‘Kaza Ana/Air Hole: Another Form of Conceptualism from Asia’
March 8 – June 5, 2011
National Museum of Art, Osaka
Shimabuku – Installation view of My Teacher Tortoise (2011). All images: Photo ART iT.
Despite the ambitious-sounding title “Kaza Ana/Air Hole: Another Form of Conceptualism from Asia,” the National Museum of Art’s current exhibition of nine artists and artist groups addresses both conceptual art and Asia in only the loosest, most superficial of terms.
The exhibition begins with Haegue Yang’s wheeled assemblages of light bulbs, synthetic tubing and found objects ranging from plastic vines to hair curlers, and continues with works by Yuki Kimura from a solo project made in 2010 for the Izu Photo Museum featuring enlarged found photographs integrated into furniture-like sculptural arrangements. Next is a multimedia installation by Qiu Zhijie incorporating a free-standing video projection with a group of cardboard stencils of words in Chinese and English like “construction,” “development,” “award” and “revolution” affixed to one wall and a grid of vintage Cultural Revolution-era diplomas hung on the other wall, their commendations making references to the Revolution itself as well as recipients’ contributions to the “establishment of socialist modernization.” Also included are the confrontational street performances of the young Japanese collaborative Contact Gonzo, displayed as video projections in the midst of a chaotic environment complete with a chain-link fence, a tent and a makeshift wooden hut, as well as the deadpan sculptural interventions of Shimabuku and an archival presentation on the artist group The Play, formed in Kyoto in 1967. These are followed by rooms for photographic and sculptural works by Dinh Q Le and large-scale video projections by Araya Rasdjarmrearnsook, respectively, on one end of the bifurcated gallery layout, and an installation by Fumio Tachibana of cut-up and rearranged printed matter and furniture on the opposite end.
The Play – Installation view.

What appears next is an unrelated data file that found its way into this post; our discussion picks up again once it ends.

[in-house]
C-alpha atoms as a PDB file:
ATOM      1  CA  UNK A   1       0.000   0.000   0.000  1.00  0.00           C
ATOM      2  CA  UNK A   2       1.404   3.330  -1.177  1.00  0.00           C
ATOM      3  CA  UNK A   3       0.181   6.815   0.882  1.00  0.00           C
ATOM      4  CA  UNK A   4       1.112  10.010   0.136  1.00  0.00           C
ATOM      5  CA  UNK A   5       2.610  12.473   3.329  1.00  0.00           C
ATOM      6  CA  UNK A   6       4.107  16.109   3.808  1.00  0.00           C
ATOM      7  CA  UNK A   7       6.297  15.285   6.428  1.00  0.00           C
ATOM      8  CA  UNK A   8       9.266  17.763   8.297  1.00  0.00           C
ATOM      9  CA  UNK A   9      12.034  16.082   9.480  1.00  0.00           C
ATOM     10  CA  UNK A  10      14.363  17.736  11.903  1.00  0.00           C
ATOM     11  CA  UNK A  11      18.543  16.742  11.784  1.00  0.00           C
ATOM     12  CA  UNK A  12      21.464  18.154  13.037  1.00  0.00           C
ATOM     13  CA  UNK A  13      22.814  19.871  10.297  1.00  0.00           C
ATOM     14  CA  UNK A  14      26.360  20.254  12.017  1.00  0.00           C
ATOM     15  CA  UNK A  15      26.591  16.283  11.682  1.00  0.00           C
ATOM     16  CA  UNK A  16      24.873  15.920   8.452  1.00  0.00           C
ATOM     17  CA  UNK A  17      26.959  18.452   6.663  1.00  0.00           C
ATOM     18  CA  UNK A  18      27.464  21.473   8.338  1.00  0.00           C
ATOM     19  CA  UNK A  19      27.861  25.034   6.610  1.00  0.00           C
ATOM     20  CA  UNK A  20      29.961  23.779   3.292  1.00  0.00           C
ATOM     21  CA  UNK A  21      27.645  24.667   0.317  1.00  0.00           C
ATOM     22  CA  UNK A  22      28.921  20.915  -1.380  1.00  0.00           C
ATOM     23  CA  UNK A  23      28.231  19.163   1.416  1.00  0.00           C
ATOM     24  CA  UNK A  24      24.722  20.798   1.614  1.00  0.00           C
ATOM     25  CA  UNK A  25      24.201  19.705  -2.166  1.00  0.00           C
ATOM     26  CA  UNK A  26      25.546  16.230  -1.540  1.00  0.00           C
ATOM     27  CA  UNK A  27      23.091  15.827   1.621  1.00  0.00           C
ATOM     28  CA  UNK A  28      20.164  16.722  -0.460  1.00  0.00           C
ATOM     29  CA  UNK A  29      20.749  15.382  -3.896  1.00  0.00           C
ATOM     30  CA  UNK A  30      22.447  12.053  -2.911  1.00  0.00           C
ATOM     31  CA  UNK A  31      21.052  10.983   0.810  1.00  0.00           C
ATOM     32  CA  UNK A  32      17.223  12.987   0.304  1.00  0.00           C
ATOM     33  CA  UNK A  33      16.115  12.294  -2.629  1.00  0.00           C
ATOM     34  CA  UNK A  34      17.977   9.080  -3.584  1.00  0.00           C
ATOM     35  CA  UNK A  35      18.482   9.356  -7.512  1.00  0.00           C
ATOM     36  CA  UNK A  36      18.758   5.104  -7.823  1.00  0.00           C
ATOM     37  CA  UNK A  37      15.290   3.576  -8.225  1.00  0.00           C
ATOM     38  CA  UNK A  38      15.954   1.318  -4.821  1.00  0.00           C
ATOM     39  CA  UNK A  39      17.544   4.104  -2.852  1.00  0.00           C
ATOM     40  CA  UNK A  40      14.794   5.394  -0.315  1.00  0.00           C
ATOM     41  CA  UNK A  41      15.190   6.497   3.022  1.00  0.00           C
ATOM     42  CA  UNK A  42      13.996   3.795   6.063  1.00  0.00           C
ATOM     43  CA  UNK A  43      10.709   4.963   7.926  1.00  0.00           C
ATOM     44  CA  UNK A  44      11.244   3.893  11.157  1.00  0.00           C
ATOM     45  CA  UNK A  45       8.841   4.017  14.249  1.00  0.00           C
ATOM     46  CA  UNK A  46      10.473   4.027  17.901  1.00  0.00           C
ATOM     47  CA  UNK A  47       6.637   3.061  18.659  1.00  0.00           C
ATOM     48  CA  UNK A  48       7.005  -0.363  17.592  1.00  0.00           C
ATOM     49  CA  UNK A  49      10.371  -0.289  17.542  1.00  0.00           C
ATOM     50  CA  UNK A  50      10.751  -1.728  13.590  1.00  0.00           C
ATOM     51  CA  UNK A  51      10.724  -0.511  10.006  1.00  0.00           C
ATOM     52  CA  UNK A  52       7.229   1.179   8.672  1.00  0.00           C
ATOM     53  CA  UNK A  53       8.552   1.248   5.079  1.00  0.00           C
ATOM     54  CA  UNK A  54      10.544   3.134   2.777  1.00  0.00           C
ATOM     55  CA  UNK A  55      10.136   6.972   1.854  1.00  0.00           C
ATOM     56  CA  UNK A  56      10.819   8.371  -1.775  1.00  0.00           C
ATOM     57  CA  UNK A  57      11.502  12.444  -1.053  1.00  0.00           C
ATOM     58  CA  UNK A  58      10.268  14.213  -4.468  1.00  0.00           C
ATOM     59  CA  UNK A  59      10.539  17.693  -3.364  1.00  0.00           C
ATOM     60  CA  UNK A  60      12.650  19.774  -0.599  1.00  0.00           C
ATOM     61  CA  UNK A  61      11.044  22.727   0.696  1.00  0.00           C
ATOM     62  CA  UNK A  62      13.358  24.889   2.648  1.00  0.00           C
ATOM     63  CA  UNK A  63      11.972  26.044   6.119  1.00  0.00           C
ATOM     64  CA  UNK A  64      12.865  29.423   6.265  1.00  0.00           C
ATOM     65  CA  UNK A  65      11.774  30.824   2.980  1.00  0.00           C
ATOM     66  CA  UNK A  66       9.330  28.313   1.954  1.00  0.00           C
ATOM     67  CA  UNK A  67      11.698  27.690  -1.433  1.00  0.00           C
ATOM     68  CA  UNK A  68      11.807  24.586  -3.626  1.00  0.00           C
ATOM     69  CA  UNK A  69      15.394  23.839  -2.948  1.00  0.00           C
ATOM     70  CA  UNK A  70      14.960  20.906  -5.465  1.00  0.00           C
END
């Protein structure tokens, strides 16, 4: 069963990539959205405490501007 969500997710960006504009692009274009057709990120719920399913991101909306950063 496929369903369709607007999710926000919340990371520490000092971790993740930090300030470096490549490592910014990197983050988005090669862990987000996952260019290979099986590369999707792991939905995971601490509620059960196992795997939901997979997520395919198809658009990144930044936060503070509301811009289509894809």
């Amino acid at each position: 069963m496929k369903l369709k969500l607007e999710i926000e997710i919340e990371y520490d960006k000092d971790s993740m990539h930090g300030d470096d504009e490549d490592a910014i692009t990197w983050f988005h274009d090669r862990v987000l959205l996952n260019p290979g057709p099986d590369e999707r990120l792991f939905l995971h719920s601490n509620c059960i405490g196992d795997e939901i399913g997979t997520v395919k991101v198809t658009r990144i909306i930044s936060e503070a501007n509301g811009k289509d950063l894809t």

The artists have apparently been selected only for the coincidences of their shared interest in non-traditional approaches and their Asian heritages, and not because they particularly offer an alternative to conceptual art as developed in the US and Europe, or even because they engage with each other in a broader, regional discourse. This is underscored by the overly cautious exhibition design that allocates to the artists individual spaces, shifting the dynamic from dialogue to comparison and undermining any curatorial rationale for why these particular works were selected and not others, why these particular artists were selected and not others. The result is touristic at best, a kind of exhibition-as-slideshow effect.
In attempting to establish a new context for its artists, “Air Hole” ironically puts them out of context – out of context with the trajectory of an essentialized international conceptualism that becomes the de facto mutual reference, and out of context with the specifics of their own localities. A more provocative approach might have been to use this inherent out-of-contextness as a starting point. Indeed, the exhibition’s one moment of clarity is an installation by Shimabuku that awaits in an atrium beyond the galleries proper. Here, the artist has designed a minimalist white enclosure that contains a large, live tortoise. Visitors are invited to enter the enclosure and interact with the animal. Nearby, a poster, partially quoting from astrophysicist Stephen Hawking, reads: “Stop / Stop and Think / Return / Occasionally Run / ‘Man should try to avoid contact with alien life forms.'” A wry commentary on conditions of spectatorship, self and communication, this work and its makeshift dispensary of latex gloves and hand sanitizer get right to the heart of the complications of otherness.